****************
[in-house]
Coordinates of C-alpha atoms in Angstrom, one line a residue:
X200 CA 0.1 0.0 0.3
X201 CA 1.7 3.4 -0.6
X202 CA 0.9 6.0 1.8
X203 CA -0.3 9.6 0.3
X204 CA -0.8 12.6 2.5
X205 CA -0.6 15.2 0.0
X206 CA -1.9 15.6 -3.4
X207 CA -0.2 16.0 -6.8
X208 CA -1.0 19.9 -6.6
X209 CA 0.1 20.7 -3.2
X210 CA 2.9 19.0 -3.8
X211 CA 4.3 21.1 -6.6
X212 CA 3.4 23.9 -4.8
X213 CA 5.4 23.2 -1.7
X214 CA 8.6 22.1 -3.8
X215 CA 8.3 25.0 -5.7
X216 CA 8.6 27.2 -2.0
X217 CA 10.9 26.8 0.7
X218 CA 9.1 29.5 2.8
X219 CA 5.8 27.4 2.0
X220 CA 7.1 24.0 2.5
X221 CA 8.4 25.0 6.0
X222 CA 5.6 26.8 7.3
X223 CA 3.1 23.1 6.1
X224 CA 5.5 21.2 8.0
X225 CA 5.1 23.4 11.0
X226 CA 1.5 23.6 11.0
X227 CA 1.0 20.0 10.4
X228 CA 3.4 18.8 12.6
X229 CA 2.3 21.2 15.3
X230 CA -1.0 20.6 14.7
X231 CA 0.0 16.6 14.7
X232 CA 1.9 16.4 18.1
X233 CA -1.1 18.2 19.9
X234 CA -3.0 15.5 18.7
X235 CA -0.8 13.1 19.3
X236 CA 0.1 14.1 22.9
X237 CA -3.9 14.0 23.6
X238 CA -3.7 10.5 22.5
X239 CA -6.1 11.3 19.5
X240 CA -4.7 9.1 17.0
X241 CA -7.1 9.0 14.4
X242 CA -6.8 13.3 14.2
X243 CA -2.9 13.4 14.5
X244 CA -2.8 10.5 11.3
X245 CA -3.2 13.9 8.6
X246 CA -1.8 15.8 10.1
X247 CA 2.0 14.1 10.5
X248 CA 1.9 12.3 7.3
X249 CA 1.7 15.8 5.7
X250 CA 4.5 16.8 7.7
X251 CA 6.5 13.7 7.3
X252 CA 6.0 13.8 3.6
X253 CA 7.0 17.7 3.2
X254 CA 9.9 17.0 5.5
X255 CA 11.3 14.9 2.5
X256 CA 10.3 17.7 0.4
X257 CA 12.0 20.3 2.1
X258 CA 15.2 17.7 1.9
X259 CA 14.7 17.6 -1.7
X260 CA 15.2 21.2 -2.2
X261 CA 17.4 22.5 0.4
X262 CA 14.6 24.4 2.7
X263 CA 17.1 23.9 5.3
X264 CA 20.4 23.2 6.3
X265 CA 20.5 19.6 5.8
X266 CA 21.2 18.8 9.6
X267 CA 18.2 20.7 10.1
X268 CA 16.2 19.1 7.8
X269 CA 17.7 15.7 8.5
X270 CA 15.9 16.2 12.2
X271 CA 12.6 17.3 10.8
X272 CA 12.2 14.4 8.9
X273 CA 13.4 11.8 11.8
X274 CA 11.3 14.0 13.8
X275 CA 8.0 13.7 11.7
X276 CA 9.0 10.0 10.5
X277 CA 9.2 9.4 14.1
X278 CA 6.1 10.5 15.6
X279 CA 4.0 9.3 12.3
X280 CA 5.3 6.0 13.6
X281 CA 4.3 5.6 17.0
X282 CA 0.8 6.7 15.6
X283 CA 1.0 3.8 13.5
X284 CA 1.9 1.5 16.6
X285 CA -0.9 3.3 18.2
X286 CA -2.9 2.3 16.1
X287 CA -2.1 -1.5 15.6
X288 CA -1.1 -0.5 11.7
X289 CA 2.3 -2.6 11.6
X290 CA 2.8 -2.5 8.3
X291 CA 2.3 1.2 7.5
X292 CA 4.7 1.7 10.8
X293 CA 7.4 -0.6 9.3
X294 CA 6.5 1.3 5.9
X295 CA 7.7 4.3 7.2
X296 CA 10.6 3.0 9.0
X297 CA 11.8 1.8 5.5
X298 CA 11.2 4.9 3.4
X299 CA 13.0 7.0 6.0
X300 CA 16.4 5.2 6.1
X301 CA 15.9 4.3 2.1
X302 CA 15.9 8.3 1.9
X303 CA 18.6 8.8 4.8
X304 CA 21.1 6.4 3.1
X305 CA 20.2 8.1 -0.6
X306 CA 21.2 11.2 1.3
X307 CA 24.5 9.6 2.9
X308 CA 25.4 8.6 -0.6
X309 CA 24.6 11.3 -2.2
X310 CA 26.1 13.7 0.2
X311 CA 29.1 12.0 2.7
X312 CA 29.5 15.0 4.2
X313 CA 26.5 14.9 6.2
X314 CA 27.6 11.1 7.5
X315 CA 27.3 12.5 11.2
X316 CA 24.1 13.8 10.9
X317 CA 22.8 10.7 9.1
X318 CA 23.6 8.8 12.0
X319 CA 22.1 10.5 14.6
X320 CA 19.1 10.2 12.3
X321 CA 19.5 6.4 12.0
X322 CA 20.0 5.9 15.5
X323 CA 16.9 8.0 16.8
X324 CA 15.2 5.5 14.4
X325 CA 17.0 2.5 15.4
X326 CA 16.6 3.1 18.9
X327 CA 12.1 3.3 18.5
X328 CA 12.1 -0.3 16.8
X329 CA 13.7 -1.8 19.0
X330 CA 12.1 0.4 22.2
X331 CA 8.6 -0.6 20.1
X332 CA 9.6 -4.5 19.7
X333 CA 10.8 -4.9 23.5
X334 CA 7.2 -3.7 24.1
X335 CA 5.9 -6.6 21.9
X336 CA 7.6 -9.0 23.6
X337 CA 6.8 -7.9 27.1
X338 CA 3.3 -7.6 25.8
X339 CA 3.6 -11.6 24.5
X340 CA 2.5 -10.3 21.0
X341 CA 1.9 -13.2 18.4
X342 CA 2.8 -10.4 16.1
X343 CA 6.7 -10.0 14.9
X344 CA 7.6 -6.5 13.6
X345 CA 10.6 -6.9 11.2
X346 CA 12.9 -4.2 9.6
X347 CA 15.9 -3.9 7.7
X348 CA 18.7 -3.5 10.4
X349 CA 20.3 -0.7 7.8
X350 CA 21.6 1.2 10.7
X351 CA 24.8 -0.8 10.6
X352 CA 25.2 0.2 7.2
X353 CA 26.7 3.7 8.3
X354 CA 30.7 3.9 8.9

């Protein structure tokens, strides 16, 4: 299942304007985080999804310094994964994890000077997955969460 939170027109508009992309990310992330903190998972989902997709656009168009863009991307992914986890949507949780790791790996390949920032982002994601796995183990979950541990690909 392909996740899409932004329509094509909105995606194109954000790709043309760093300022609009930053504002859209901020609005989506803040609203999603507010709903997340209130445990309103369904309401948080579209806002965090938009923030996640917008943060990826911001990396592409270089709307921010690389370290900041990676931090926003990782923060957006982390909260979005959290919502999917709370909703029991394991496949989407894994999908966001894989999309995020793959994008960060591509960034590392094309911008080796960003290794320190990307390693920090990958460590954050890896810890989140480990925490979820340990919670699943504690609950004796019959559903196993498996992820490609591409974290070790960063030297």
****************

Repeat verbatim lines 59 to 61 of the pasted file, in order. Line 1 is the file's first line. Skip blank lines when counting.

X256 CA 10.3 17.7 0.4
X257 CA 12.0 20.3 2.1
X258 CA 15.2 17.7 1.9